Fred Goodwin, the ex-chief executive of The Royal Bank of Scotland (RBS) has been stripped of his knighthood by the Queen after taking advice from the Honours Forfeiture Committee through the PM.

It was announced in the London Gazette that he had brought the honours system into disrepute.

Fred ‘The Shred’ Goodwin received the honour from the previous Labour government in 2004 for his services to banking. Then came the credit crunch and the almost collapse of RBS leading to job losses and the part nationalisation of the company.

The Prime Minister welcomed the decision saying "I welcome the forfeiture committee's decision on Fred Goodwin's knighthood. The FSA report into what went wrong at RBS made clear where the failures lay and who was responsible. The proper process has been followed and I think we've ended up with the right decision."

The Honours Forfeiture Committeeexists to consider cases where an individual’s actions subsequent to their being awarded an honour raise the question of whether they should be allowed to continue to be a holder of the honour”.

The Committee is a high powered team of senior civil servants:

  • Head of the Home Civil Service (Chair)
  • Cabinet Secretary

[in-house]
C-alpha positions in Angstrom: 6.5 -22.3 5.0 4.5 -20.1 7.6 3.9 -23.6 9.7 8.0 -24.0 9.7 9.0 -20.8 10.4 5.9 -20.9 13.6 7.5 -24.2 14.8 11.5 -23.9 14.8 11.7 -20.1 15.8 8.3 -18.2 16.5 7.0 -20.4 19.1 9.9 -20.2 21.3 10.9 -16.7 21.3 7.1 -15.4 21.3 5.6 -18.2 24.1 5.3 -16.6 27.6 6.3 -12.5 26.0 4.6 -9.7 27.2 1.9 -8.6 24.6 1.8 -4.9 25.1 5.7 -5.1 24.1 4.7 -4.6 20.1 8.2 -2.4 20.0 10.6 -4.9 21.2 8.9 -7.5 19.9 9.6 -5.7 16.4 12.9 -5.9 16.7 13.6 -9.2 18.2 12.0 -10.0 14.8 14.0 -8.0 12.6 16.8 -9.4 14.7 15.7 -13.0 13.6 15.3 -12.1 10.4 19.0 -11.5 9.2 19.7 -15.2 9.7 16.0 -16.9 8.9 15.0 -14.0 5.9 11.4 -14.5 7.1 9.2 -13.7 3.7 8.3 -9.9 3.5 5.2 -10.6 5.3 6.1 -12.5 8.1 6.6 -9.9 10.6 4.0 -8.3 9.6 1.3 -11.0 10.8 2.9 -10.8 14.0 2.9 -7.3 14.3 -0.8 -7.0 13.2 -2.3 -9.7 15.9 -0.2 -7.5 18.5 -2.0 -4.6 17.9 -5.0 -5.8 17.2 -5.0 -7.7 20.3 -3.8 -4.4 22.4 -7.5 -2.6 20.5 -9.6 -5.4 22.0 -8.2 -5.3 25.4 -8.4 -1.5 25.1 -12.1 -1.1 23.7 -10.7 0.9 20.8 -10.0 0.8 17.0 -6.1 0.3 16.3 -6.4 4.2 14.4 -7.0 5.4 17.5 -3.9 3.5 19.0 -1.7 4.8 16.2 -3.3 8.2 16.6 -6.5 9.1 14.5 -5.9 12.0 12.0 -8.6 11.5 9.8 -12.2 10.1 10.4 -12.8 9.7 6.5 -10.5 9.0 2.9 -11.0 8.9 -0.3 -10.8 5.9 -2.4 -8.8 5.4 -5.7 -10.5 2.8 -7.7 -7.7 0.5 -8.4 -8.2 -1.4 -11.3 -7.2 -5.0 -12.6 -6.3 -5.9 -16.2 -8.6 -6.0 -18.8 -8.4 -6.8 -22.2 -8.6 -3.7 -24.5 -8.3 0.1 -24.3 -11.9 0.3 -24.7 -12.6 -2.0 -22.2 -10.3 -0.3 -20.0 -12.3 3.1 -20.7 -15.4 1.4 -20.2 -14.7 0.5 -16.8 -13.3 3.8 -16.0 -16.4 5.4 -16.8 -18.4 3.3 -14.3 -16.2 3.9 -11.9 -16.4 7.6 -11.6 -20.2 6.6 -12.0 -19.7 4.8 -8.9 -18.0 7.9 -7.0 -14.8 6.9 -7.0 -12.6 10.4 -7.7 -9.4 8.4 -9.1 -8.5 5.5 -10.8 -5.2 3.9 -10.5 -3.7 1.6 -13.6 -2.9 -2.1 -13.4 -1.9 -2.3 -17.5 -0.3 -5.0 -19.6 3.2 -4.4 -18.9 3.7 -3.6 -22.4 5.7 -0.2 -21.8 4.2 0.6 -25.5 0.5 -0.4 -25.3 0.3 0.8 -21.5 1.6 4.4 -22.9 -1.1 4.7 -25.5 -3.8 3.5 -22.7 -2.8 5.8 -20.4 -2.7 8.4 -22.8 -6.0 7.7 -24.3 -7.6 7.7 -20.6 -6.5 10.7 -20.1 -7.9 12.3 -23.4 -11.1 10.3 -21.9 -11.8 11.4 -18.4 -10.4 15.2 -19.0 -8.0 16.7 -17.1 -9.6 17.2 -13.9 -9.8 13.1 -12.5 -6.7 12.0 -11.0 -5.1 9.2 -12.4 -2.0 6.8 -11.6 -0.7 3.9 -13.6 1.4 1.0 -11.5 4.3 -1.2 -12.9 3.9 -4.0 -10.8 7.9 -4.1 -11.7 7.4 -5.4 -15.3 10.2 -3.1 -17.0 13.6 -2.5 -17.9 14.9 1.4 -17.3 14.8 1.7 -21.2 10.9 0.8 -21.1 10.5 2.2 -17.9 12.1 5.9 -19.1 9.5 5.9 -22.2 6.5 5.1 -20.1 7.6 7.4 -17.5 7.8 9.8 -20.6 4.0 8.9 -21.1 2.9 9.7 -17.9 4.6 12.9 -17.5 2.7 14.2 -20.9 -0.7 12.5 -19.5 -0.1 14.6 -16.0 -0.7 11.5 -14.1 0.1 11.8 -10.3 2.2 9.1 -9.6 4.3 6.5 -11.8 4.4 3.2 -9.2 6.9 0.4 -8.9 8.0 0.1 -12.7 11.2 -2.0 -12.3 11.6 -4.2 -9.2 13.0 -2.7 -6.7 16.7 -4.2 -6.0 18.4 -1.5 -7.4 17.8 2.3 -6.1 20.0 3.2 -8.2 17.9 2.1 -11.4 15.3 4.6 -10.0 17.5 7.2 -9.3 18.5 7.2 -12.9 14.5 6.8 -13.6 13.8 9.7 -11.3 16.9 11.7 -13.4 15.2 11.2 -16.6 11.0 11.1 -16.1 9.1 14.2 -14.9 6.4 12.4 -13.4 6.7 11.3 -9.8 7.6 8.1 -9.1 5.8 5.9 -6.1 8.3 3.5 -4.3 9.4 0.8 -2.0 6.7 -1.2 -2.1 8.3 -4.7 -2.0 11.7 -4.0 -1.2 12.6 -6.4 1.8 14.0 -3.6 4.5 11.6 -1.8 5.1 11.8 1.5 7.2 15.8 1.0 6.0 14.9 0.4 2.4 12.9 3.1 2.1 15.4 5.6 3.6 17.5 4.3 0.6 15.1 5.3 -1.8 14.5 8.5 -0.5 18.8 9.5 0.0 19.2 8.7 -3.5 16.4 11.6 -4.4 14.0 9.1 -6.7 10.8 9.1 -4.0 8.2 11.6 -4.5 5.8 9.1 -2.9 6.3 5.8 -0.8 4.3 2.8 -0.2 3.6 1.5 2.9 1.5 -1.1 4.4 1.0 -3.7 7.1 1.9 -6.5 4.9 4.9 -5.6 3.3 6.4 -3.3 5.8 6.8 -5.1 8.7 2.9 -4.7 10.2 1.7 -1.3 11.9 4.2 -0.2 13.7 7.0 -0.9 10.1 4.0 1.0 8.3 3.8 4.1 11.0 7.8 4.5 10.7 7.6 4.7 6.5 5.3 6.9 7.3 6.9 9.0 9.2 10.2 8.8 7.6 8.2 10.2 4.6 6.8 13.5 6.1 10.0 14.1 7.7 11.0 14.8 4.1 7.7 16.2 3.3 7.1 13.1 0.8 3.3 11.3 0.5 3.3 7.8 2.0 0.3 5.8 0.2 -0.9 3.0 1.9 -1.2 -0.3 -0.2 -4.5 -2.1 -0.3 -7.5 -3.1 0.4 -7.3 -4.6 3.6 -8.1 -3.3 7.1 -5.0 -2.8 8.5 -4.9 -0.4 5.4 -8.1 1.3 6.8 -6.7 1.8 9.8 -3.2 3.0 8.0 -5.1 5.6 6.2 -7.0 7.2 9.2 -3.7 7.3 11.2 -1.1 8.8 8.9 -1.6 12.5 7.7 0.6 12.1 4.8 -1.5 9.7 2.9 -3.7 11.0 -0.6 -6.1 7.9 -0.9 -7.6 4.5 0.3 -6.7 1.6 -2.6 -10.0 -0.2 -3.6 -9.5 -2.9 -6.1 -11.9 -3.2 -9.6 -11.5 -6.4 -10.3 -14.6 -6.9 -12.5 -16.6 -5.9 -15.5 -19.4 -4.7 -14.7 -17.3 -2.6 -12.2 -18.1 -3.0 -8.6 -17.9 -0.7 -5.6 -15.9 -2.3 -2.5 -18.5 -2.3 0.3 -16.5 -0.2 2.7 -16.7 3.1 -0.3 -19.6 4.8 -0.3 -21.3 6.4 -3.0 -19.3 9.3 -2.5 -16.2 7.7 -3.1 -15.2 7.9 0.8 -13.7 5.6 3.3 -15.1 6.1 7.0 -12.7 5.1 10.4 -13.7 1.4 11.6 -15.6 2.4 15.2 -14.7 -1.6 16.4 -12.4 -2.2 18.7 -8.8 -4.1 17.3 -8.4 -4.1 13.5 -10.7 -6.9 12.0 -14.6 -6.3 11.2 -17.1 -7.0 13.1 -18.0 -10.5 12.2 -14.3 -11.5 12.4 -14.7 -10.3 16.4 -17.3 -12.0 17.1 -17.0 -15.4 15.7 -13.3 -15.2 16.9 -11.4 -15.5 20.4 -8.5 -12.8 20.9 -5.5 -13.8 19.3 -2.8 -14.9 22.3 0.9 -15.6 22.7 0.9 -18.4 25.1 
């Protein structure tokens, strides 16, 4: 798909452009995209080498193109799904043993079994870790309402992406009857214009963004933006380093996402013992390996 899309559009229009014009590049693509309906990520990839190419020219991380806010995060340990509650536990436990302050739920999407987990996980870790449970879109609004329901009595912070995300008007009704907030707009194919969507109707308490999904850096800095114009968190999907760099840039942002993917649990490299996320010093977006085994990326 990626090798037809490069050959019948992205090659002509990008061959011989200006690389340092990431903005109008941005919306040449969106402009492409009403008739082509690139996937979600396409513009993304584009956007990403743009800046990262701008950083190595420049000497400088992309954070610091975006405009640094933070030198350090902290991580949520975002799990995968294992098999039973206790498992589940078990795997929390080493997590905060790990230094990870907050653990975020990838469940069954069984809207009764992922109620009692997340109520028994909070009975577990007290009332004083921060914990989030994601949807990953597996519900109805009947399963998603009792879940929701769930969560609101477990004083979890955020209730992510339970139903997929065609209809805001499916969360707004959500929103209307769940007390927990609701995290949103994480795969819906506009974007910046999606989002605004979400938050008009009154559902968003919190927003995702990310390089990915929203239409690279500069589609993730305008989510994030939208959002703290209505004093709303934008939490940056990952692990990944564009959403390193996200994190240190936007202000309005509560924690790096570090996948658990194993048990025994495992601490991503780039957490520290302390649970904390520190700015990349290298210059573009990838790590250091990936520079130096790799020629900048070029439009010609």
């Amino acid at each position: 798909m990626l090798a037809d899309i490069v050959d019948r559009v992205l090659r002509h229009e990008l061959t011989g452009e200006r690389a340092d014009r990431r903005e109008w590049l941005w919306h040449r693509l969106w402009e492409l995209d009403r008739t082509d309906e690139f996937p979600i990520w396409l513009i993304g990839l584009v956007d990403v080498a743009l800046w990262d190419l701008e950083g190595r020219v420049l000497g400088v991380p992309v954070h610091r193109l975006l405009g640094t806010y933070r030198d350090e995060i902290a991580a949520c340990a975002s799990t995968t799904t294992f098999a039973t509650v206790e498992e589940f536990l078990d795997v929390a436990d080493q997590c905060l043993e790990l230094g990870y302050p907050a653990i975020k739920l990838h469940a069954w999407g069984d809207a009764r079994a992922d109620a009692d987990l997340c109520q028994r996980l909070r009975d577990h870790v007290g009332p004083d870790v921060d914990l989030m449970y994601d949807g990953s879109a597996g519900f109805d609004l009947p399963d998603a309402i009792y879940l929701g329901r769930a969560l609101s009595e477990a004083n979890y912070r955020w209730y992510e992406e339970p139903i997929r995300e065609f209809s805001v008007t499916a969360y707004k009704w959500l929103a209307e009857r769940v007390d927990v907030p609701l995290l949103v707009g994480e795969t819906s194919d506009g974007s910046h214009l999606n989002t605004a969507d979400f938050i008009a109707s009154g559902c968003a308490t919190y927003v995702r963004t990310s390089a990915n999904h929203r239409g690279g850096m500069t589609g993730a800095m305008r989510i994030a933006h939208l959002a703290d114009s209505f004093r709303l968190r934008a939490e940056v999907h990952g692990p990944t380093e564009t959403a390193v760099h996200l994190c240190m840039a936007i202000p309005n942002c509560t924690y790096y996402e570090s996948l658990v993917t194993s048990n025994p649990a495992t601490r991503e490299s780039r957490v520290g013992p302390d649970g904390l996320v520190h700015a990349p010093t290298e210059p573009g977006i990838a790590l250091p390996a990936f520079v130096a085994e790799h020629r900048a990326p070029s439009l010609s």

• Permanent Secretary, Home Office
  • Permanent Secretary, Scottish Executive
  • Treasury Solicitor and HM Procurator General and
  • Head of Honours and Appointments Secretariat, Cabinet Office (Secretary).
Knight Bachelor

Knight Bachelor

The person subject to an investigation by this committee can make no representations to it and there is no appeal structure.

Pointing to what happened during Goodwin’s tenure and the cost of recapitalising RBS the Cabinet Office statement said “This decision, not normally publicised in advance, was taken on the advice of the Forfeiture Committee, which advised that Fred Goodwin had brought the honours system in to disrepute. The scale and severity of the impact of his actions as CEO of RBS made this an exceptional case.”

Therefore, recognising the ‘widespread concern’ over his being conferred as a Knight Bachelor, ‘…the retention of a Knighthood for “services to banking” could not be sustained’.

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